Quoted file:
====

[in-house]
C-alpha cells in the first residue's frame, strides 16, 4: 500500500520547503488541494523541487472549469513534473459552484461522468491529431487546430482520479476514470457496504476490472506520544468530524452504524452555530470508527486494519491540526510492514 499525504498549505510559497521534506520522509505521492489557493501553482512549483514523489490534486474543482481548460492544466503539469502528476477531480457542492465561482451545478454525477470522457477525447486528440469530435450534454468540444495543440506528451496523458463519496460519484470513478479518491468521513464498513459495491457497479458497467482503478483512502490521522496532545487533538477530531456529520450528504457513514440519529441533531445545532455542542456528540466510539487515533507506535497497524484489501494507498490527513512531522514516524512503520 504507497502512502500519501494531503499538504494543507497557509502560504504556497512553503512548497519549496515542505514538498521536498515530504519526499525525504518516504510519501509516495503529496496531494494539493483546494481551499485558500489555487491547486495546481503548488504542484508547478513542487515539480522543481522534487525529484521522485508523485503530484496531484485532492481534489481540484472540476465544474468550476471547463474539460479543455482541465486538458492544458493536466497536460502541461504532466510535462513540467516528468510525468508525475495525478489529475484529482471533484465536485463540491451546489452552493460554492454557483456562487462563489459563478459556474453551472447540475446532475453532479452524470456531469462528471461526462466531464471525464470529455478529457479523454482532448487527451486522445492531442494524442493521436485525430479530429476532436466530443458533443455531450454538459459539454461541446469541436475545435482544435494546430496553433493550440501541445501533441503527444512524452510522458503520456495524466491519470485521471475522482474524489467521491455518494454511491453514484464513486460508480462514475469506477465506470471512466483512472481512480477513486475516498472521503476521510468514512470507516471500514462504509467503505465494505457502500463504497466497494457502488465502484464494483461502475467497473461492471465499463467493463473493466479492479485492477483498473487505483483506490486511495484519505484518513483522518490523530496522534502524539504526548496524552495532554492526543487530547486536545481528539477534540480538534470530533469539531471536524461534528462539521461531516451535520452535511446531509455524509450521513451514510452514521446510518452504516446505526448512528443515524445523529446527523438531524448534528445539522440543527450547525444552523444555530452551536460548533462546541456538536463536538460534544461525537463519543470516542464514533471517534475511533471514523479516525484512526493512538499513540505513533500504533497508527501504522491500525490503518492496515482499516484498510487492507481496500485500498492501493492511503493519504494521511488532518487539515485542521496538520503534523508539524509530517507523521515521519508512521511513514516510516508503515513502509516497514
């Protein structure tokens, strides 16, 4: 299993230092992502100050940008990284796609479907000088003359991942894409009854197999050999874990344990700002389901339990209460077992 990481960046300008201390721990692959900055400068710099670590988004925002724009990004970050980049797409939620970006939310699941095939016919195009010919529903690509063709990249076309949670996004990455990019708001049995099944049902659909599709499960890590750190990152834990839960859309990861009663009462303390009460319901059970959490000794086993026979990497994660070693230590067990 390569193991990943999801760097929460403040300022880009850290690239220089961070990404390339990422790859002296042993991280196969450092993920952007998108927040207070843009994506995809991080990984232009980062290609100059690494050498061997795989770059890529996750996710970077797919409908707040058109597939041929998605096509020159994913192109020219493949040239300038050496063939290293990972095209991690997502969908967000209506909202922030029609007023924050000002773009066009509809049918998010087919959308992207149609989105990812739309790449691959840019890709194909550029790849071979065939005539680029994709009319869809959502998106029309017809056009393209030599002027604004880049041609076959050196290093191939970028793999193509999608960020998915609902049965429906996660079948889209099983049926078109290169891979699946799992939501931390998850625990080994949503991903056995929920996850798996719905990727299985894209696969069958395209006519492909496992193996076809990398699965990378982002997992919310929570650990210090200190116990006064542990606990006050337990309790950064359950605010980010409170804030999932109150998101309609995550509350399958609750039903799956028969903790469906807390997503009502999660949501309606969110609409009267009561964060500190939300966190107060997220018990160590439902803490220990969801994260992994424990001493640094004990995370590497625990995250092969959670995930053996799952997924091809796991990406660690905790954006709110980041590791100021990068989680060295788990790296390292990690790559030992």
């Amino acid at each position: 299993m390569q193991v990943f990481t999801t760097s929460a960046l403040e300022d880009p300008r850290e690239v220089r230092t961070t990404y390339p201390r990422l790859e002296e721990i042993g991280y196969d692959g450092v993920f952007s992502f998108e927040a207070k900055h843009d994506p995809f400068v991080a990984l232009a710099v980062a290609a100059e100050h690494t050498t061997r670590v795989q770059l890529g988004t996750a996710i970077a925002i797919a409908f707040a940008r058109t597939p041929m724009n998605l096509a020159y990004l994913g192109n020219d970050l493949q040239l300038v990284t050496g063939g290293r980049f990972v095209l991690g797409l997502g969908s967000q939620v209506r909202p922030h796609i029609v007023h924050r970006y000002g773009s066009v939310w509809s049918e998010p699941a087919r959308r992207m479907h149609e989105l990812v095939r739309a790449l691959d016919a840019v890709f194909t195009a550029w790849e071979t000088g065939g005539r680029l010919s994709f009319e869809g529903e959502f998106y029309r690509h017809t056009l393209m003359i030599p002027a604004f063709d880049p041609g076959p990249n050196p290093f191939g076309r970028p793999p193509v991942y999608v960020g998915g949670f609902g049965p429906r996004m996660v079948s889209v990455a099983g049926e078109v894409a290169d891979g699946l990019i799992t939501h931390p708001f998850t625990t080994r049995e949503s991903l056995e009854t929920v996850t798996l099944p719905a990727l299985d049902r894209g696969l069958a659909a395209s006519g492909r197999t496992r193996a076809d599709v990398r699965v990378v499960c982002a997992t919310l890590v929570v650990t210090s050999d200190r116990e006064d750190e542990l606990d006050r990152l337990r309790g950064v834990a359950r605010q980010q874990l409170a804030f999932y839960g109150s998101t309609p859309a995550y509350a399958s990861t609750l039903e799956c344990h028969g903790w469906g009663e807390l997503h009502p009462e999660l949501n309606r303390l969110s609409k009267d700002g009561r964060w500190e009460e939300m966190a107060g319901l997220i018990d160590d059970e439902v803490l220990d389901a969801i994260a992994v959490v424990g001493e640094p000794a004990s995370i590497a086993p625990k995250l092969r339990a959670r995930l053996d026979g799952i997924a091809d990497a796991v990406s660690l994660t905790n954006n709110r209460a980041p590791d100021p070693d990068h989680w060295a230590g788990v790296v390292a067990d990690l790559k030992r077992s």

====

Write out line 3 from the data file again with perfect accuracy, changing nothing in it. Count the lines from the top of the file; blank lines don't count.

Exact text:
């Protein structure tokens, strides 16, 4: 299993230092992502100050940008990284796609479907000088003359991942894409009854197999050999874990344990700002389901339990209460077992 990481960046300008201390721990692959900055400068710099670590988004925002724009990004970050980049797409939620970006939310699941095939016919195009010919529903690509063709990249076309949670996004990455990019708001049995099944049902659909599709499960890590750190990152834990839960859309990861009663009462303390009460319901059970959490000794086993026979990497994660070693230590067990 390569193991990943999801760097929460403040300022880009850290690239220089961070990404390339990422790859002296042993991280196969450092993920952007998108927040207070843009994506995809991080990984232009980062290609100059690494050498061997795989770059890529996750996710970077797919409908707040058109597939041929998605096509020159994913192109020219493949040239300038050496063939290293990972095209991690997502969908967000209506909202922030029609007023924050000002773009066009509809049918998010087919959308992207149609989105990812739309790449691959840019890709194909550029790849071979065939005539680029994709009319869809959502998106029309017809056009393209030599002027604004880049041609076959050196290093191939970028793999193509999608960020998915609902049965429906996660079948889209099983049926078109290169891979699946799992939501931390998850625990080994949503991903056995929920996850798996719905990727299985894209696969069958395209006519492909496992193996076809990398699965990378982002997992919310929570650990210090200190116990006064542990606990006050337990309790950064359950605010980010409170804030999932109150998101309609995550509350399958609750039903799956028969903790469906807390997503009502999660949501309606969110609409009267009561964060500190939300966190107060997220018990160590439902803490220990969801994260992994424990001493640094004990995370590497625990995250092969959670995930053996799952997924091809796991990406660690905790954006709110980041590791100021990068989680060295788990790296390292990690790559030992």